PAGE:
Which Point of View Should I Use for My Novel?

Before you get to work creating the greatest character of all time for your novel, you also have to stop and consider which perspective you want to tell your story from.

Which one fits your story? Which will help you tell it in the best possible way?

Today we’re clearing all your doubts, breaking down all your questions and helping you choose the best point of view for your story.

Which point of view is right for my novel?

Honestly, the best point of view you can choose is the one that makes the most sense for your specific story.

But with so many options available to you, we understand it can be a daunting task to decide which POV that is.

Keep in mind, however, there is no right or wrong point of view to use! Truthfully, you can tell your story from whichever perspective you see fit.

With that being said, some stories are better suited for a specific point of view. But we’ll touch on that a bit later.

Before we begin, ask yourself these questions:

  • Which POV feels most natural to the story?
  • Which POV gives you the greatest amount of creative power?
  • Which POV tells the story the best?
  • Which POV is quickest or easiest to write in?

With those questions in mind, read on as we analyse four points of view with specific examples to help you decide which one is best for your story.

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1. First person point of view

Generally, when writing in first person point of view, you tell the story through the eyes of one character. This POV is revealed by the ‘I’ sentence construction.

The brilliant thing about first person is that it plops readers directly in the protagonist’s shoes. Readers experience the story through the character’s eyes, and may even feel as if they become that character as they read.

Need an example? Think of YA novels like The Hunger Games and Divergent.

While first person point of view gives the reader a deeper look inside the character’s thoughts, thereby forming a deeper connection, it does have its drawbacks, as the reader is limited to one thought process.

It can be a challenge if we need to hear from other characters to further deepen the plot.

Let’s look at an example of first person POV:

“I glared at the strawberry smoothie in his hand. He thought he was hot stuff, strolling into the class like that after he’d embarrassed me in front of the entire school. Well, if he thought this was the end, he had another think coming. I was determined to make his life a living nightmare.”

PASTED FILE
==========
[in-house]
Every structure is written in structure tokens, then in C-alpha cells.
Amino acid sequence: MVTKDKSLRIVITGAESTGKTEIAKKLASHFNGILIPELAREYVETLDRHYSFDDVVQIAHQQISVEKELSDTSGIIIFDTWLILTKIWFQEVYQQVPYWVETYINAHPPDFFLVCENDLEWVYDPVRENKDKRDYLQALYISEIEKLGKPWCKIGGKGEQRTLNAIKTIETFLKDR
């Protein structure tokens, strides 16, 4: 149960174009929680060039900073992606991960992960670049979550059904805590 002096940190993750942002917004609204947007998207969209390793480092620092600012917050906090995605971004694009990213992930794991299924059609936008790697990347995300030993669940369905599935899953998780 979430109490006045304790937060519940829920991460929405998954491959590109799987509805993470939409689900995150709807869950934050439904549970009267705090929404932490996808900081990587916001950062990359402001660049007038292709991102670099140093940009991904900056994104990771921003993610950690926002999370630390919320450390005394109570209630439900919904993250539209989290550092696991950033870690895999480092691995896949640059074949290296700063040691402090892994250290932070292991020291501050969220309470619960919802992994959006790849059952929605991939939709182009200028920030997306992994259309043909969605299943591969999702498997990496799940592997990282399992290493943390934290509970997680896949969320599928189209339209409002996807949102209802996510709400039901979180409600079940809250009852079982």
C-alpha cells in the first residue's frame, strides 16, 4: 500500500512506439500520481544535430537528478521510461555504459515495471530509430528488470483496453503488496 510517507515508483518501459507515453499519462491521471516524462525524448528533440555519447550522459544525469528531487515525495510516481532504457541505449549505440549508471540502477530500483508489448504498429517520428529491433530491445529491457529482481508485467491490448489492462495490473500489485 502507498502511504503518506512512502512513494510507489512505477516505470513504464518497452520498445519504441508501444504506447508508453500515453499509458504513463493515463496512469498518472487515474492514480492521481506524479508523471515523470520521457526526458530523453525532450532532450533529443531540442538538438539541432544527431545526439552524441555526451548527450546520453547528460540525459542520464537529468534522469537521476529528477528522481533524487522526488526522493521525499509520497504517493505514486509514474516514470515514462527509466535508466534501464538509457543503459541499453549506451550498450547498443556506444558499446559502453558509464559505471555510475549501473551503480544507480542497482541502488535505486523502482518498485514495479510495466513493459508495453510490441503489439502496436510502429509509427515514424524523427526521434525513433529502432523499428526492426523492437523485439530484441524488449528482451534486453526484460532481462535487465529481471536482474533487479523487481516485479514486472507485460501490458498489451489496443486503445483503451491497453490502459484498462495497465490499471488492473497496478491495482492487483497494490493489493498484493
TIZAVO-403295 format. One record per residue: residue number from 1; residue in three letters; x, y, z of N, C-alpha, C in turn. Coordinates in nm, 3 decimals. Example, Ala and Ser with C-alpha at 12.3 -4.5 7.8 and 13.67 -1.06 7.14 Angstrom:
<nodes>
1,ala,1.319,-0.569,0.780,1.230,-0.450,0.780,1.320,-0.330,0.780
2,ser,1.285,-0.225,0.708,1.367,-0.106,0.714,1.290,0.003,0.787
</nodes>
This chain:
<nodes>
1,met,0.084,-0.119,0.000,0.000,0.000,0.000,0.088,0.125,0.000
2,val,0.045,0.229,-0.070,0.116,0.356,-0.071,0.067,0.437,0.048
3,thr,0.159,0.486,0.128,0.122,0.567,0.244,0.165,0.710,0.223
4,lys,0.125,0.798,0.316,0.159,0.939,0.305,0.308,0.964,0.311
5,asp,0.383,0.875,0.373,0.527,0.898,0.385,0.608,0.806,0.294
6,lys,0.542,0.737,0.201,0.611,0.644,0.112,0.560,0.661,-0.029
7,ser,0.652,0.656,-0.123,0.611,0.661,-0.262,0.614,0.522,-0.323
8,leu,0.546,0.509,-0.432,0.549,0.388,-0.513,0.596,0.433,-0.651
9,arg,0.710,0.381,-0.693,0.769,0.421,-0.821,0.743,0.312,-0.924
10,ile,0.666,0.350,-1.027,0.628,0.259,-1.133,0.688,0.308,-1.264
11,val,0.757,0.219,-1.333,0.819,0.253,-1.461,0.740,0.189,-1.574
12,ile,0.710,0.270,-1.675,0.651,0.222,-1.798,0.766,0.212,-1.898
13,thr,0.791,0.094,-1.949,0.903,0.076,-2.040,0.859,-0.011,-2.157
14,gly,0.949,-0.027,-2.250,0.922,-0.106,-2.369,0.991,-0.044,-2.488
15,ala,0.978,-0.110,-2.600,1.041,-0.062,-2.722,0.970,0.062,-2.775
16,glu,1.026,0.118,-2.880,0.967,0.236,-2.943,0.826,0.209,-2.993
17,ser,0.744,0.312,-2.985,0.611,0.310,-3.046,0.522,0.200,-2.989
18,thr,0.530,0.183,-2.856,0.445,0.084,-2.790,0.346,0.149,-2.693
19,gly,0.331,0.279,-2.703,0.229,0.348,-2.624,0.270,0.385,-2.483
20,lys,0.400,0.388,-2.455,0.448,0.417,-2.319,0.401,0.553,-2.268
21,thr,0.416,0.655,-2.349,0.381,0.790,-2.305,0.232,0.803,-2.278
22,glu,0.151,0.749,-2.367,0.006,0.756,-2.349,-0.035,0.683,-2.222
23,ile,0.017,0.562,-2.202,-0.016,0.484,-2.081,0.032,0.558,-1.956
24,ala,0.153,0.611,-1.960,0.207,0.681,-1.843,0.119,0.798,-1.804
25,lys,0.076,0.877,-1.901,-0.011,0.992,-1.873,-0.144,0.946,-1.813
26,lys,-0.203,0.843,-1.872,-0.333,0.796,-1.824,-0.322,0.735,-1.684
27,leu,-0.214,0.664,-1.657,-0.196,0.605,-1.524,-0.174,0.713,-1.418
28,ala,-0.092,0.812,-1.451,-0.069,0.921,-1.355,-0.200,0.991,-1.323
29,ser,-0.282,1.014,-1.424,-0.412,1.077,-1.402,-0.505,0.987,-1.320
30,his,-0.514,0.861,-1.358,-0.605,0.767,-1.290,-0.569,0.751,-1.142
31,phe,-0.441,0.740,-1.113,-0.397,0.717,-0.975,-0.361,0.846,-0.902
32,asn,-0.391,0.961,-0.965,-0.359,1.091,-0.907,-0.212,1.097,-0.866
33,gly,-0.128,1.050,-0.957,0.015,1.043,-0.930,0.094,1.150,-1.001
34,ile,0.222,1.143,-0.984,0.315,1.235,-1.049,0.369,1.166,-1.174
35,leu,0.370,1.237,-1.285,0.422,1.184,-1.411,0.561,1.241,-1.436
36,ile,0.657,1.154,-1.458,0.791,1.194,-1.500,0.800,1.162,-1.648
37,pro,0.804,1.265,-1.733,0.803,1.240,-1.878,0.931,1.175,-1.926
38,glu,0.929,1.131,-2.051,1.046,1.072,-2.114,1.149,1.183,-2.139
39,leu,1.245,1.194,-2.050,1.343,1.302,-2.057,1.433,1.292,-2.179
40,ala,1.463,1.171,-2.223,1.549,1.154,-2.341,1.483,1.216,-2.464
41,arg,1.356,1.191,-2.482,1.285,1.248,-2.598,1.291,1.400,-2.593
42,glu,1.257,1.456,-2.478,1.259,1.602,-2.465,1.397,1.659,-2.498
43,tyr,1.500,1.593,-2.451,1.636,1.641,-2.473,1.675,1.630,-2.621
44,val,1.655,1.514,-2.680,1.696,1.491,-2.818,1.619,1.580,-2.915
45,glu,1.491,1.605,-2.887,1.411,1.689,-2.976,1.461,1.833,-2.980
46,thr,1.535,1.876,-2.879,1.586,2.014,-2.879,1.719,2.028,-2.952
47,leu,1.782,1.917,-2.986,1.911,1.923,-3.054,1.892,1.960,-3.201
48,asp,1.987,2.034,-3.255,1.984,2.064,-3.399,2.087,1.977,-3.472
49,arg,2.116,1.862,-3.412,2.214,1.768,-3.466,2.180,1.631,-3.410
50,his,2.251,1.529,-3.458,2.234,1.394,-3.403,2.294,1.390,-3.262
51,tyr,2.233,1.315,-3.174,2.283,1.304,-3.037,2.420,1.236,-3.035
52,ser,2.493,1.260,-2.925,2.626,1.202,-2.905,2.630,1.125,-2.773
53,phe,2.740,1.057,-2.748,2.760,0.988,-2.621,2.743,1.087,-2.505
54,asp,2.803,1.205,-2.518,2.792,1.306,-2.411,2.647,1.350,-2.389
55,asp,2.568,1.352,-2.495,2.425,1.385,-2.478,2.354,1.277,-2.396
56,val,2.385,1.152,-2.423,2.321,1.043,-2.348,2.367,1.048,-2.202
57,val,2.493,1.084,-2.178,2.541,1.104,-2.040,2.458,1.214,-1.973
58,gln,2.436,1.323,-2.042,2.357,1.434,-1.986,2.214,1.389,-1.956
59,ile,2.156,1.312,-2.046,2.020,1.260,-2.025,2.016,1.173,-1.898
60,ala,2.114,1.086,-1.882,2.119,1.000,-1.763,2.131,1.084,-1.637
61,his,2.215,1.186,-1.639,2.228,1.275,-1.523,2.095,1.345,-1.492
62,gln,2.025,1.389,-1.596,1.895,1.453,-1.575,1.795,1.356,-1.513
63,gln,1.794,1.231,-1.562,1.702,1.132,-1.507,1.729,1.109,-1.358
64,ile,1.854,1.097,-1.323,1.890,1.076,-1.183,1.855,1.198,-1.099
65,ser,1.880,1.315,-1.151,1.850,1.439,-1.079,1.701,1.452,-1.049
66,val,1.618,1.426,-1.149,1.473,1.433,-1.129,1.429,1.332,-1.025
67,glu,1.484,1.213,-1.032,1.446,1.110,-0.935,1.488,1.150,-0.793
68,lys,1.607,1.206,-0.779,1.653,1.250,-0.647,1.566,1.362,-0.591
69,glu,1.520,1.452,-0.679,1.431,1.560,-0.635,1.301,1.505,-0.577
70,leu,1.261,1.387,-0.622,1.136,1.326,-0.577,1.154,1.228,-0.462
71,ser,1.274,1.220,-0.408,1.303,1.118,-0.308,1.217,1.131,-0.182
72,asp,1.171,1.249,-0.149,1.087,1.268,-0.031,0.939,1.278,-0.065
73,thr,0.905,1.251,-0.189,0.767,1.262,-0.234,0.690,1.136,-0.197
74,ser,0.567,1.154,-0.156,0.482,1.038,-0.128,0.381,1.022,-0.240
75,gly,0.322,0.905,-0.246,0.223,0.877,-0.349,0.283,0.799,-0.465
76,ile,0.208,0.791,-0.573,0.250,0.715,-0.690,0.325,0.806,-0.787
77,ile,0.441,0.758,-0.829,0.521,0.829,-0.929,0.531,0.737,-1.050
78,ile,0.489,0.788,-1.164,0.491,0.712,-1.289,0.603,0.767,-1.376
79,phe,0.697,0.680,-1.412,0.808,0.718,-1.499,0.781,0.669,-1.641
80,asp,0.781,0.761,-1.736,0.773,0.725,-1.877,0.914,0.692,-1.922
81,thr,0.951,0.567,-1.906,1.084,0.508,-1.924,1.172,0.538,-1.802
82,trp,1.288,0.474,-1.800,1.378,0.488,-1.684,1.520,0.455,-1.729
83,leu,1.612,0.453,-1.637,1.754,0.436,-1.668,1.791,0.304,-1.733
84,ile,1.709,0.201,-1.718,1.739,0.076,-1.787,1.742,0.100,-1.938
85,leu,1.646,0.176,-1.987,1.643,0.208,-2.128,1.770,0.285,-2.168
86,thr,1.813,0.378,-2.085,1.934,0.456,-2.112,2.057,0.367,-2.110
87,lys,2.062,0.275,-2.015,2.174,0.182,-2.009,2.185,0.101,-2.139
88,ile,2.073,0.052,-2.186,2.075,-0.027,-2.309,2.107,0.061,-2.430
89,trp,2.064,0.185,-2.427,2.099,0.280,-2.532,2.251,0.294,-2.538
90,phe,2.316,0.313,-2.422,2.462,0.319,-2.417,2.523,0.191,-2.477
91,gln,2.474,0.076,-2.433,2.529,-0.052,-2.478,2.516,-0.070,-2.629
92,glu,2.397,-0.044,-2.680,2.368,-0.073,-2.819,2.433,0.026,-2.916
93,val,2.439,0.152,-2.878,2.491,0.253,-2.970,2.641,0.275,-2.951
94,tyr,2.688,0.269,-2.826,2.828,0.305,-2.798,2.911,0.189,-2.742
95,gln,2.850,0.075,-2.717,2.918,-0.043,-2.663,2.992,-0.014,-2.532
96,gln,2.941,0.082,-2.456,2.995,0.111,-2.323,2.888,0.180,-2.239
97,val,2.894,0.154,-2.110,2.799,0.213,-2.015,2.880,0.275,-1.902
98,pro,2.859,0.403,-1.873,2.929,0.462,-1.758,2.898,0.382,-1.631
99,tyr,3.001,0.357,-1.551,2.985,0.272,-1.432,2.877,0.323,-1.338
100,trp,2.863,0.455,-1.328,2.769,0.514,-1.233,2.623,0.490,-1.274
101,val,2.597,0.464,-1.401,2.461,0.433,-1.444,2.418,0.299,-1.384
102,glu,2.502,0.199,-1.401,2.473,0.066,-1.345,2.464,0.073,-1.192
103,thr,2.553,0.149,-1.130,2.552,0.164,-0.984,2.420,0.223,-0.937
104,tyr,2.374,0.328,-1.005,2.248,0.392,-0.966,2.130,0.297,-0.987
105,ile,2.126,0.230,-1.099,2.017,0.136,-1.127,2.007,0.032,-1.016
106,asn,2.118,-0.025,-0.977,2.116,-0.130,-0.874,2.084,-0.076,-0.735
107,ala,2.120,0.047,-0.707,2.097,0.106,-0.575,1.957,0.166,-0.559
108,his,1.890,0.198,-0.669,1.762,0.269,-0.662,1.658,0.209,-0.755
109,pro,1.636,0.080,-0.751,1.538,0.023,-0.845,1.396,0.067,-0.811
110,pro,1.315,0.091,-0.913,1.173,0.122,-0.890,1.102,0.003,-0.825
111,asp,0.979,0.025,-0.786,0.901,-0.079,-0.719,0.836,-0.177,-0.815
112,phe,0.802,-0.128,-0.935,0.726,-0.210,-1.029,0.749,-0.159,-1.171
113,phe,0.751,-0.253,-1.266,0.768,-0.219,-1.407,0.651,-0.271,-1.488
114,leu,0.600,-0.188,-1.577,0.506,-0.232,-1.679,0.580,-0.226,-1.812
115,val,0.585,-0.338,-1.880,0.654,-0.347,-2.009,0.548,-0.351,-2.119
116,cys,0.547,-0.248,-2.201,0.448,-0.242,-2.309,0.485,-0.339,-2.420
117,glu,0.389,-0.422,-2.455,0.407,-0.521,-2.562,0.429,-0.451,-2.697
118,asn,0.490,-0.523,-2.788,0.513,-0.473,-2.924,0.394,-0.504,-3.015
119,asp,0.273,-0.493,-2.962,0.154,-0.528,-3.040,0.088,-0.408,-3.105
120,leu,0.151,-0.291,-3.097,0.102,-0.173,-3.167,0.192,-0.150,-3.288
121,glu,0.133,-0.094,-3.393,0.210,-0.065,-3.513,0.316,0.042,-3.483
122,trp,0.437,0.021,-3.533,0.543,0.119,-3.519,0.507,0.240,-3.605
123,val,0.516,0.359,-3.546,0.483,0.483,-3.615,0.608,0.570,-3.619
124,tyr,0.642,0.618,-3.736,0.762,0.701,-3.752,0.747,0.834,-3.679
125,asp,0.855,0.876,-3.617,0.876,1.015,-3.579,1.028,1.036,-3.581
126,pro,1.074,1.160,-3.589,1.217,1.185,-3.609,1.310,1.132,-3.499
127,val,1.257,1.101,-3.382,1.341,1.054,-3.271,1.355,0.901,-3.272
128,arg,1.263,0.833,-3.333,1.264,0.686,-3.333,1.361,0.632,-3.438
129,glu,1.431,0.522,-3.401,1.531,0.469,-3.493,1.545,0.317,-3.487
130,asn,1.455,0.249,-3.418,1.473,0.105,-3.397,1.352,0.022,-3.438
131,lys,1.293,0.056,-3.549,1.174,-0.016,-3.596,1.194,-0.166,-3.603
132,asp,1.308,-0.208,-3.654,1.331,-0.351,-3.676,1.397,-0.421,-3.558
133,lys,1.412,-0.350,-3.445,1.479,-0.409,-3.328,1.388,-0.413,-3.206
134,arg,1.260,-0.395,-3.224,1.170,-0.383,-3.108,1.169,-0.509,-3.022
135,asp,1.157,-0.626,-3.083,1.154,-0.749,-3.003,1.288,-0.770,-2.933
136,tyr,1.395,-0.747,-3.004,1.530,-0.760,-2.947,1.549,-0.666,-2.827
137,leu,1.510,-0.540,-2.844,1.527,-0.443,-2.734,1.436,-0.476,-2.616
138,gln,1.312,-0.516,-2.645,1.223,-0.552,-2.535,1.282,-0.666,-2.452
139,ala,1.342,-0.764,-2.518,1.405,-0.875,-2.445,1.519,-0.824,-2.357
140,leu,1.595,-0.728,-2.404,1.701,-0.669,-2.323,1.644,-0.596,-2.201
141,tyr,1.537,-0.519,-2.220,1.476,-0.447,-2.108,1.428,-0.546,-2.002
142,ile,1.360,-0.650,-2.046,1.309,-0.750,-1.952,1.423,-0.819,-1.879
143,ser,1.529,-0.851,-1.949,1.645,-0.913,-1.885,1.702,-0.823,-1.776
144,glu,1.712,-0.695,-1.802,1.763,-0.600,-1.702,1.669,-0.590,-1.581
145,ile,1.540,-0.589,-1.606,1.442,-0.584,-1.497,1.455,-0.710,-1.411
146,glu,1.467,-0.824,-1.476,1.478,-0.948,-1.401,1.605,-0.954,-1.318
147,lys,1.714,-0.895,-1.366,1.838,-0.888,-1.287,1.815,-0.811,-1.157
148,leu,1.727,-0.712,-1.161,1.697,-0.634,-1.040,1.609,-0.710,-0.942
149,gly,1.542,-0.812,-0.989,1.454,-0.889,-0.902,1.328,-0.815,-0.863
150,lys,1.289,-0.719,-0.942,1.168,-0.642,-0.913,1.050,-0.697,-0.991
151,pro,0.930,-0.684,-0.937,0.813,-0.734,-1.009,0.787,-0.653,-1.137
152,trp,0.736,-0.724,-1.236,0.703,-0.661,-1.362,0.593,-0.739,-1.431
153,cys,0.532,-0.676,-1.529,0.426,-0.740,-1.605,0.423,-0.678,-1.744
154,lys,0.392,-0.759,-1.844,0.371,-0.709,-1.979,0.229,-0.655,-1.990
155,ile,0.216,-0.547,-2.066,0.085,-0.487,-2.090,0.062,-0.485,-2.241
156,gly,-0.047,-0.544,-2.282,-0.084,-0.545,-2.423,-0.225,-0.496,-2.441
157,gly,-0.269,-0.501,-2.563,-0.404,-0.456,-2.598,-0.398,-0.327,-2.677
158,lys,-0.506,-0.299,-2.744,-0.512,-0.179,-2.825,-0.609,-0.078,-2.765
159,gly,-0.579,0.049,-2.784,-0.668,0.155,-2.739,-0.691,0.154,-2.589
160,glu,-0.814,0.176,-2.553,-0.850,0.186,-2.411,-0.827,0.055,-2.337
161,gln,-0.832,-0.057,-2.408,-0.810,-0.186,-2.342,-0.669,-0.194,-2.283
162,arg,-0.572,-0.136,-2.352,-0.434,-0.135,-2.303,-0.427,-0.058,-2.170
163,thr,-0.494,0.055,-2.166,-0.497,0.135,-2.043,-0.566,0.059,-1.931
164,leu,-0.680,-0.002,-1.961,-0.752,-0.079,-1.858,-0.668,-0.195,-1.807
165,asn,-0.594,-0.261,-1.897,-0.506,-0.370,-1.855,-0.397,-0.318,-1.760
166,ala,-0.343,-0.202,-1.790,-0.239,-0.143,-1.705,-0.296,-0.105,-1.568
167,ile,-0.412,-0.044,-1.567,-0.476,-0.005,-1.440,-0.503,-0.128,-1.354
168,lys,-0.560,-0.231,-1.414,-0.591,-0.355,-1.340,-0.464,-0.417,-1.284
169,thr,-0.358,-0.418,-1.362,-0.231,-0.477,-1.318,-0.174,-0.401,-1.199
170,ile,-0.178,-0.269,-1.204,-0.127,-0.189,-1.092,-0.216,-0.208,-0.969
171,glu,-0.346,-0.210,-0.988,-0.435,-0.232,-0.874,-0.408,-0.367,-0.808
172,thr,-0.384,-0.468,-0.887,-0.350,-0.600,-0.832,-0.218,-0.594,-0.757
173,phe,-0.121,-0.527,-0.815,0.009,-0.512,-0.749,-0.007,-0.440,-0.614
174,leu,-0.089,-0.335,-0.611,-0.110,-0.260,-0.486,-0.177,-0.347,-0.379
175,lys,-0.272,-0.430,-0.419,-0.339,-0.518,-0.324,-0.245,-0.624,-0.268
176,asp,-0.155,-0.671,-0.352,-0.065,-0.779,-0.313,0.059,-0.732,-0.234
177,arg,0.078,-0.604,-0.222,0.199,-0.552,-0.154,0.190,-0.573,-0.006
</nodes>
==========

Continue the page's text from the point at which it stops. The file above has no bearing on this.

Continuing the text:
This point of view will work for your novel if you want:

2. Second person point of view

Second person point of view is characterised by a narrator telling the story to another character using the word ‘you’. Or, in some cases, the ‘you’ addresses the reader directly.

Take N.K. Jemisin’s The Fifth Season (and the following books in The Broken Earth Trilogy), for example. Jemisin intersperses passages of second person narration with first and third (getting the best of all three worlds!).

The Broken Earth Trilogy is quite a rarity, however. While other stories and novels written in second person do exist, they are much harder to find than narratives written from first or third person perspective.


It can be a challenge to develop characters and plots in second person, as the story is told as though the reader is a character.

It’s also not a natural way we speak when telling stories or writing fiction. As you write, you have to remain extra conscious of which tense you’re using.

Arguably, it is much easier to develop a story with first or third person narrative, because of the immediacy of connection we establish in first person and the more objective approach of third person.

Here’s an example of second person point of view:

“You’re staring at the window, with nothing else to do. You feel lost, you feel abandoned. I bet you’re asking yourself how you even got to this place. You have no one else in the world. So what do you do? Well, you’re about to find out now. Prepare yourself. You’re in for a wild ride.”

This point of view will work for your novel if you want to:

  • bring the reader closer to the story, making them feel as if it’s literally happening to them.